The Awakening of Faith in the Mahayana is a treatise that was written in China around about 550 a.d. It’s attributed to Aśvaghoṣa who certainly didn’t write it and the translation is attributed to Paramartha, an important Indian buddhist monk who relocated himself to China. He may have written it. He may also have written the Buddha Nature treatise.
It’s a really important treatise. It comes at a point when the Chinese appear to have assimilated the Mahayana sutras which, following on from and balancing Narajuna, give a positive language and a positive view of emptiness.
Using terms such as ‘thusness’ or ‘suchness’ or ‘the tathagatagarbha’, the Treatise uses that positive language more comprehensively, and it immediately precedes, and plays a part in forming, the distinctively Chinese schools: the T’ien–t’ai–the Tendai school, the Huayan school, the Zen school and the Pure Land school.
The most famous commentary on the treatise was by Fazang, the third patriarch of the Huayan school.
The Treatise sets out, in a very systematic and terse way, the nature of reality. It takes as its starting point a position of imminence rather than duality or transcendence. The nature of that imminance it calls ‘Suchness’ . When Suchness manifests itself in the phenomenal realm, (which is not separate from the absolute realm) , it’s called ‘Mind’.
This is an extremely important point because it helps clarify what people like Mazu/Baso meant when they were talking about Ordinary Mind.
It continues, in a clearer and more methodical way, the innovation in the Lankavatara Sutra of combining two separate Mahayanan threads. The first, originally in the Tathagatagarbha sutra and later in the Nirvana sutra, is of all beings having – in some sense – Buddha Nature. The second is the Yogacara concept of the eight consciousnesses, but specifically the alaya -storehouse- consciousness. Putting these two together was natural, as the Chinese chose to use the word ‘zong’, treasure house/storehouse for both the alaya consciousness, and also the tathagatagarbha.
The basic idea is that our underlying reality is thusness or suchness but that is overlayed by ignorance. That ignorance doesn’t have a beginning ( because it has never truly existed), but it does have an end.
When there’s a turn to enlightenment, the eighth consciousness, the storehouse consciousness, ( which is anyway fused – in a not entirely clear way – with the Tathagatagarbha Buddha Nature) purifies itself, and the tathagatagarbha emerges.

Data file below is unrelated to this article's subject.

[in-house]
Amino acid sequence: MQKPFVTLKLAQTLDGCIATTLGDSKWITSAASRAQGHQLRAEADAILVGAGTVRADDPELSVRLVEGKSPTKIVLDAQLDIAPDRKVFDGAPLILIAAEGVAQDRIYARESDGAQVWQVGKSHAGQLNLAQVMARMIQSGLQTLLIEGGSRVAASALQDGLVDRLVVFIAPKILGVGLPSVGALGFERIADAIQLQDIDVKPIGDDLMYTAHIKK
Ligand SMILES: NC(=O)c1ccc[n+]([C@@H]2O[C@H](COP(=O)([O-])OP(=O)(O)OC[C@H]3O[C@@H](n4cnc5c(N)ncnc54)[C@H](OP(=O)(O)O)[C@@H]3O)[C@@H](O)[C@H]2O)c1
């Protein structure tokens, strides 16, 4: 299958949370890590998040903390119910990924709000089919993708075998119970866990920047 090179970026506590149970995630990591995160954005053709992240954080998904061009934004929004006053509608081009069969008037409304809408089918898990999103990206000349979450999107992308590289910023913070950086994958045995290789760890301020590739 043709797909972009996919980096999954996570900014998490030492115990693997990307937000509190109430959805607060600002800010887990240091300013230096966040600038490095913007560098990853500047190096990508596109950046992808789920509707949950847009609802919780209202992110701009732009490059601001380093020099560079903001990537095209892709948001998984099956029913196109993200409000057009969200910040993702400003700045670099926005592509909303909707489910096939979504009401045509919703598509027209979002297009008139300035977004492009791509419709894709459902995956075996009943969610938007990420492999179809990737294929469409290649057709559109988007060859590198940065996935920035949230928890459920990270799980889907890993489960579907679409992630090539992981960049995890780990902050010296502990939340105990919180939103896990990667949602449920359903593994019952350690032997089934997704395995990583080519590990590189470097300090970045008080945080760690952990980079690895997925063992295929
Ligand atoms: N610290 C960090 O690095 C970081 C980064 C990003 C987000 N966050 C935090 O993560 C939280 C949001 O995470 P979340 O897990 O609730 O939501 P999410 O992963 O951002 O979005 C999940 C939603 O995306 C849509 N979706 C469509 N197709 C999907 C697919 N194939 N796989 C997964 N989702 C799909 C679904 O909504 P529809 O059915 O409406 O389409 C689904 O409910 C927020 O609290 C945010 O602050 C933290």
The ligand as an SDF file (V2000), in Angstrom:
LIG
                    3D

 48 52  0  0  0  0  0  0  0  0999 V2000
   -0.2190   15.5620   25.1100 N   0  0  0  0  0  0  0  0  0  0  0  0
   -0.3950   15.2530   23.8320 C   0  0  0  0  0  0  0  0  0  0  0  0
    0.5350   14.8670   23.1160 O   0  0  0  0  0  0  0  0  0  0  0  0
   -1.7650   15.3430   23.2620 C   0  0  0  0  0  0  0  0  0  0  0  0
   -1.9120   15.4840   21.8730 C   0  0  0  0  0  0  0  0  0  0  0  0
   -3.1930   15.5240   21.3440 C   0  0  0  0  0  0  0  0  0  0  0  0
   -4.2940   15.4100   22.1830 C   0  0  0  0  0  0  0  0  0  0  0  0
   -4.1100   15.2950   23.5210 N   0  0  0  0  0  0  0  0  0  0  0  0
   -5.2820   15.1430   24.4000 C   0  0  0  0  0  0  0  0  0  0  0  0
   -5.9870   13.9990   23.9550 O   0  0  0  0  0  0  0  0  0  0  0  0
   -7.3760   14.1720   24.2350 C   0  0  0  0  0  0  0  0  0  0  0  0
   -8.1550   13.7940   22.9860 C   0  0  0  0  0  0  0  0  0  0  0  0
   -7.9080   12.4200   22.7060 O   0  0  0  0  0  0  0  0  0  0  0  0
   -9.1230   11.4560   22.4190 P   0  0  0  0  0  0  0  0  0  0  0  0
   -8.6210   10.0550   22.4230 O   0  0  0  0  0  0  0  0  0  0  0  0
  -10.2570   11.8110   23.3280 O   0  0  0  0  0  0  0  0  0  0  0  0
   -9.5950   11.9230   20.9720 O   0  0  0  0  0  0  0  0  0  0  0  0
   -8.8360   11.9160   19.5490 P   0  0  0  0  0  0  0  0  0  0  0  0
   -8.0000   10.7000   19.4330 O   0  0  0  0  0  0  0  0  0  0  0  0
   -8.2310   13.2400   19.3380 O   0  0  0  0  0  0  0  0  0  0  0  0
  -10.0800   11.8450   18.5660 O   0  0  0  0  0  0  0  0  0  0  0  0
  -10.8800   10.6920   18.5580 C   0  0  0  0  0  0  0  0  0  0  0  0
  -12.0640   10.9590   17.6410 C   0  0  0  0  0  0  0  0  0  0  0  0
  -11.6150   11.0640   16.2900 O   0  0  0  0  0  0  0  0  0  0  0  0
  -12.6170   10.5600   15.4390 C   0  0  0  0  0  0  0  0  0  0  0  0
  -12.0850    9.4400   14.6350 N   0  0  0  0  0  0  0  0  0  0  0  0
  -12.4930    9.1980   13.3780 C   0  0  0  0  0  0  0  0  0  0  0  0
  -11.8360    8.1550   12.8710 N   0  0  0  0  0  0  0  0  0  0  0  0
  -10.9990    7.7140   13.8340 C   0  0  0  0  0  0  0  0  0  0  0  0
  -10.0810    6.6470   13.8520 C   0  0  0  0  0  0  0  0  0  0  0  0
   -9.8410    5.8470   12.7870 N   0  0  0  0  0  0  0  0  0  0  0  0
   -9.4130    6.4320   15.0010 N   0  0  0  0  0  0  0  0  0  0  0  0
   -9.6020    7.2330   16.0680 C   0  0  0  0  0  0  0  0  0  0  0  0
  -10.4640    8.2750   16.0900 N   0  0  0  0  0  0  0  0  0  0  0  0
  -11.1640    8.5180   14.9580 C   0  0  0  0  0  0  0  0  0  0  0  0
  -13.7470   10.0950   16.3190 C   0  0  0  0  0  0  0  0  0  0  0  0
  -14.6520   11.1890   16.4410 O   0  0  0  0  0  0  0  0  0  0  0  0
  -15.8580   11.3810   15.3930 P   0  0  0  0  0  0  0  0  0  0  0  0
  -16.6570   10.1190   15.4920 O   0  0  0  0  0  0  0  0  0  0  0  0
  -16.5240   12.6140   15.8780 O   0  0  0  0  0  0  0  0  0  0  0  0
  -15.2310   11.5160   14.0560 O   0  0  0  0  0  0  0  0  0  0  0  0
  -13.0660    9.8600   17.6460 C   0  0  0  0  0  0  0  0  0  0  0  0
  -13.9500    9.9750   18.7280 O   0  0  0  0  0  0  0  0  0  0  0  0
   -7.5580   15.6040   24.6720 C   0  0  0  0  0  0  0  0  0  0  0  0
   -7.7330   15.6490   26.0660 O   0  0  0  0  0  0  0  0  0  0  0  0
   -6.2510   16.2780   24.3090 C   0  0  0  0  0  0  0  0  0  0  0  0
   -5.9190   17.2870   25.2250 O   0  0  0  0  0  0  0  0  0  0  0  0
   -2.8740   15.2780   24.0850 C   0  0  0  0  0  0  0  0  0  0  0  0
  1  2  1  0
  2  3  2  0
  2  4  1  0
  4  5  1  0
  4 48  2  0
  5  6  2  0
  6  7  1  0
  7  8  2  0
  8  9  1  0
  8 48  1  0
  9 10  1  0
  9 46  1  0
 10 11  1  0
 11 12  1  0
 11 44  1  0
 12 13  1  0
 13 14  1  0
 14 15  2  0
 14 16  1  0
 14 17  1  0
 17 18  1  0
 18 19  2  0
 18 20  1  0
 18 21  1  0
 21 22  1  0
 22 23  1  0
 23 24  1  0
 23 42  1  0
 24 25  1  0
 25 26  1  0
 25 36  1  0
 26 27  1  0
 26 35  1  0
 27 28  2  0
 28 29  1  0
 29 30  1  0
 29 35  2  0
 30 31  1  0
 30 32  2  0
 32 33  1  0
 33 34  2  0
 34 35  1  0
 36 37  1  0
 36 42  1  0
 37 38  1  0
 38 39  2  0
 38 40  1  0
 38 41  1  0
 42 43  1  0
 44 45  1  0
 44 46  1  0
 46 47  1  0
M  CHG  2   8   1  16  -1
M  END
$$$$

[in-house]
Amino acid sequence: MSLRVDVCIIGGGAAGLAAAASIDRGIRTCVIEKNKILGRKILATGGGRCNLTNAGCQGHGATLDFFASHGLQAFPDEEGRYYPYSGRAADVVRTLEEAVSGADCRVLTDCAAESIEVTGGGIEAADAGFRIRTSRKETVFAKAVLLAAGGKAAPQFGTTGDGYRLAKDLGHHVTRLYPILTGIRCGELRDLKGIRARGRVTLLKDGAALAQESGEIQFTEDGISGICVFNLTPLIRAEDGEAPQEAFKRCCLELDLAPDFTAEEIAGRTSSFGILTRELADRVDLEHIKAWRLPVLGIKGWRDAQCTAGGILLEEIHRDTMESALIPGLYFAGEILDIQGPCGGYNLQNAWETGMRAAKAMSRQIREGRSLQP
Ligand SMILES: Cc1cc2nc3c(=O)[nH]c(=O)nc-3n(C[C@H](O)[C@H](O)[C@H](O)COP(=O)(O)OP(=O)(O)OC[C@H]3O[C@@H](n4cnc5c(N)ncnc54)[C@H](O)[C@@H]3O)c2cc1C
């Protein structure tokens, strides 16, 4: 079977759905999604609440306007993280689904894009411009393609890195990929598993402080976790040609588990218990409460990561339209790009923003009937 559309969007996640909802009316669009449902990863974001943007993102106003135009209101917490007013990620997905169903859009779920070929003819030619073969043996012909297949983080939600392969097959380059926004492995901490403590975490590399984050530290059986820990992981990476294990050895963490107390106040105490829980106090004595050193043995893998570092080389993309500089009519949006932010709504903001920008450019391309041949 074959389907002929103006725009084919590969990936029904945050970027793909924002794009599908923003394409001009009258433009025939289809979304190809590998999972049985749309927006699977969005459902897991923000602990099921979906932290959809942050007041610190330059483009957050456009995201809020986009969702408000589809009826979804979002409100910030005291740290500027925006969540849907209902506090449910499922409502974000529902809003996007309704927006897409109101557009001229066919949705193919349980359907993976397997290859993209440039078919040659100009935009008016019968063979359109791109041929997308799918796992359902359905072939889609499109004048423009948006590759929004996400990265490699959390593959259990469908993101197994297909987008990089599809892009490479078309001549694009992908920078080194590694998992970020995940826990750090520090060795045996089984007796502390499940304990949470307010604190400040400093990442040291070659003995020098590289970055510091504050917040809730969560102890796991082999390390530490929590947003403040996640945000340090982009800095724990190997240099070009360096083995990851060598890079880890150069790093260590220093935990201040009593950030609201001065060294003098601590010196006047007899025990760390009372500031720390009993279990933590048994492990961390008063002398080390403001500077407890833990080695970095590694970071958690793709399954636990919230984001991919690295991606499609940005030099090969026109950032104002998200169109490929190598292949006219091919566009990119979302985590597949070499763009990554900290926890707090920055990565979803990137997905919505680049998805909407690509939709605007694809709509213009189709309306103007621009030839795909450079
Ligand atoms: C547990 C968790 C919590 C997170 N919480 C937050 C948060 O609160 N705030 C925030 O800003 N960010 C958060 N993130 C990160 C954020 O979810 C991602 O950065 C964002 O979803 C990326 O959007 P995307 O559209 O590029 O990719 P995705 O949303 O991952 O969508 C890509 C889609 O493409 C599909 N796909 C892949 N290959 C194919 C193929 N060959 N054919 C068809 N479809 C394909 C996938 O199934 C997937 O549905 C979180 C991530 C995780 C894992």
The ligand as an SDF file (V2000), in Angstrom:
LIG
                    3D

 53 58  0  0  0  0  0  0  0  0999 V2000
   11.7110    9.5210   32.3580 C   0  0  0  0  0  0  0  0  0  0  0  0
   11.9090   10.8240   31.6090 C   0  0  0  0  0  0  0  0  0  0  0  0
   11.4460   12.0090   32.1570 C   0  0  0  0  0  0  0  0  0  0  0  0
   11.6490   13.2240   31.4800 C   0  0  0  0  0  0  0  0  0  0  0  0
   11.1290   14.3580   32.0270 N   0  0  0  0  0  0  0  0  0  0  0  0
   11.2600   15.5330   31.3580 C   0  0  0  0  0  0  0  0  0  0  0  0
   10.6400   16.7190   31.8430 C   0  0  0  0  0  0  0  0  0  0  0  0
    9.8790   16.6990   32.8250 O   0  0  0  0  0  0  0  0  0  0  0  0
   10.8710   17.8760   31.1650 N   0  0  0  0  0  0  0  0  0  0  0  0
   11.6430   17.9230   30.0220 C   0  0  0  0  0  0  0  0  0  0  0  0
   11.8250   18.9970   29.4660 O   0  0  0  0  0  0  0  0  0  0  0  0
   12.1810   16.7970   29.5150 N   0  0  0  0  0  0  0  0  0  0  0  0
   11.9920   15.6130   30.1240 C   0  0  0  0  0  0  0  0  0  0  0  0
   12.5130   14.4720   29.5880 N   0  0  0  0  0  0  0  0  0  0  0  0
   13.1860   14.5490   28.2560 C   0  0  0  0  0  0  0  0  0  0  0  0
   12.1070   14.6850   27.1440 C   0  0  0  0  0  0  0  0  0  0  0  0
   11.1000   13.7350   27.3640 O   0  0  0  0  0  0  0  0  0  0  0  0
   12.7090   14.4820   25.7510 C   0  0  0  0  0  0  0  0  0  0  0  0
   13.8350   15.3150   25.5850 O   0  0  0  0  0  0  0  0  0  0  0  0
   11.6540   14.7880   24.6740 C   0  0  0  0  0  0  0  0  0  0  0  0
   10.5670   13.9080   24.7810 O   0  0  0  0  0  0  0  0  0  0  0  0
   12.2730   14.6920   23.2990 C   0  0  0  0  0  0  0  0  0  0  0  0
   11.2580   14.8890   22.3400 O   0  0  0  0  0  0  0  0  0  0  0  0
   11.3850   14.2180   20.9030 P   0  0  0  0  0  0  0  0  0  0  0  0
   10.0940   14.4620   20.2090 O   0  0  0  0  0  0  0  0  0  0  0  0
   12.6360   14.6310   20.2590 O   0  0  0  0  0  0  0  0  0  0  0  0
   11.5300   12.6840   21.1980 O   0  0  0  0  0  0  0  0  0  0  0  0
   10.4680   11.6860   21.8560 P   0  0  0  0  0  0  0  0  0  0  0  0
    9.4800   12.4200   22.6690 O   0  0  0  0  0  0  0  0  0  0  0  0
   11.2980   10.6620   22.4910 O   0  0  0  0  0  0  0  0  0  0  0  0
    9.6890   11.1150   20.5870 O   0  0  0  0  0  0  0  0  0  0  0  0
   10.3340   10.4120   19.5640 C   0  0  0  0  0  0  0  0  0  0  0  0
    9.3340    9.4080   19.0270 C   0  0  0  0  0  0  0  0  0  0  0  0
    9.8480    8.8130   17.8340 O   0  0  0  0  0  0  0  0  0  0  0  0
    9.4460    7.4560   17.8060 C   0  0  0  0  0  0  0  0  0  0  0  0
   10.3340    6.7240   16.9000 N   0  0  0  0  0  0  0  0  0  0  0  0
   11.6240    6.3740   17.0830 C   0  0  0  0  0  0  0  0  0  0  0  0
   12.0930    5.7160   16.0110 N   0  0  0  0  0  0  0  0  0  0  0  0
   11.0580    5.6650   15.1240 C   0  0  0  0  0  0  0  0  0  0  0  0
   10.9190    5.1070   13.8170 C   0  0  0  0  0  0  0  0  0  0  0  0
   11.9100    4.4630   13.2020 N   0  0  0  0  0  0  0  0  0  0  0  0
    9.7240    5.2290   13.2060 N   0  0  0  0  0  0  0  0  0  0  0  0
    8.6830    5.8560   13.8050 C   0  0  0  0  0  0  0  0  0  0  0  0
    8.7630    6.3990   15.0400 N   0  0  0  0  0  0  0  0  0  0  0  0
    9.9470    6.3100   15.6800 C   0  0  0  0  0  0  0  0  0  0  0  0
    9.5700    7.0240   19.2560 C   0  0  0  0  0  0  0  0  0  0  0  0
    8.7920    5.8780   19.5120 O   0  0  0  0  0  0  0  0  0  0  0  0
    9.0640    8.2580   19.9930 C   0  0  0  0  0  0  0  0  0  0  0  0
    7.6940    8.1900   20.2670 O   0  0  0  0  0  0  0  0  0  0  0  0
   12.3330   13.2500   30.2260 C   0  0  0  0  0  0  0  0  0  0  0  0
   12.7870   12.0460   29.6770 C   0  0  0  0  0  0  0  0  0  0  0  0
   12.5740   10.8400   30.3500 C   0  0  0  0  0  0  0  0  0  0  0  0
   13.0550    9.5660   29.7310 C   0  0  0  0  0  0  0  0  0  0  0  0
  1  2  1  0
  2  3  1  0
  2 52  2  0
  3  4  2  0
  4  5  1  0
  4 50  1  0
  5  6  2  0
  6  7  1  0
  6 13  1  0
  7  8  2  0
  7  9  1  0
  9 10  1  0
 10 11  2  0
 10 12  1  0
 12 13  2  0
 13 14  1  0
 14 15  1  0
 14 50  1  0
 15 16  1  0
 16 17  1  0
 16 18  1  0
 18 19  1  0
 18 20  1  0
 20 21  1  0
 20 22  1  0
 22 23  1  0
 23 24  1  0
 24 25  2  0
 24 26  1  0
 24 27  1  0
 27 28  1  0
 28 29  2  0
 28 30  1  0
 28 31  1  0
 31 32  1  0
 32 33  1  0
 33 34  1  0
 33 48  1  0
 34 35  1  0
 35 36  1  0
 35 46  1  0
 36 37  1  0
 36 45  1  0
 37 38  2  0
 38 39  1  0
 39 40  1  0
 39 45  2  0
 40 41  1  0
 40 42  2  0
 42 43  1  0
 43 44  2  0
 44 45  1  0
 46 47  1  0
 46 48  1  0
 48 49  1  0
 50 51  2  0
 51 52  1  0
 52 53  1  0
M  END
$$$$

That is one really helpful aspect of the treatise because that perspective is the one which generally attains dominance within Chinese Buddhism subsequently, but is often assumed rather than stated, which can make understanding what people of that time were trying to say difficult.
The overarching metaphor which is used in the Treatise is the ocean and the waves. The ocean ( in a departure from the more negative use of the ocean as a metaphor for samsara) represents suchness or mind and the waves represent phenomenal reality. The waves are created by the wind of ignorance or externality. The point is that the waves -ignorance- are conditional, but the ocean isn’t, yet even in that conditionality, the waves are always part of the ocean. Just as the waves are always wet, Suchness is always here, whatever our confusion.
We can also see the importance of Faith, standing in stark contrast to our ideas of attainment and self improvement.
When the wind dies down through practice and through faith, the ocean becomes like a mirror, clearly reflecting whatever is there. Reflecting the moon above. Rendering visible the pearl of wisdom at the bottom of the ocean.
And that also ties in with Yogacara, where it’s said that the eighth consciousness, when purified, becomes like a great mirror. And the mirror metaphor is very frequently used by the Zen teachers, although not exclusively in this way.
There’s a dance between different but related metaphors: the ocean and the waves and the mirror. And we must add space, which in the Treatise is used as a synonym for suchness, thusness and emptiness. It’s used in that way because space is indivisible.You wouldn’t say there’s 10 square metres of space in my room and outside there’s another 50 square metres of space and the two are different. Space is the same space whether it’s here or a billion miles away, and the space holds all beings within it.
In that sense, space is a metaphor ( and in meditation, the reality) for the unitary nature of being expressed in the Dharmakaya. Which is why it’s said that the Buddha’s true body, the Dharmakaya, is just like space.
In the treatise the word mahayana isn’t a reference to the Mahayana school. It’s a reference to suchness. So it’s faith in suchness, not in the tenets of the Mahayana.
The Treatise is in effect saying that faith in the reality of suchness manifests suchness. So what is primarily required from us is faith,because everything follows from that. And, the first classic of Zen literature is Verses of Faith Mind.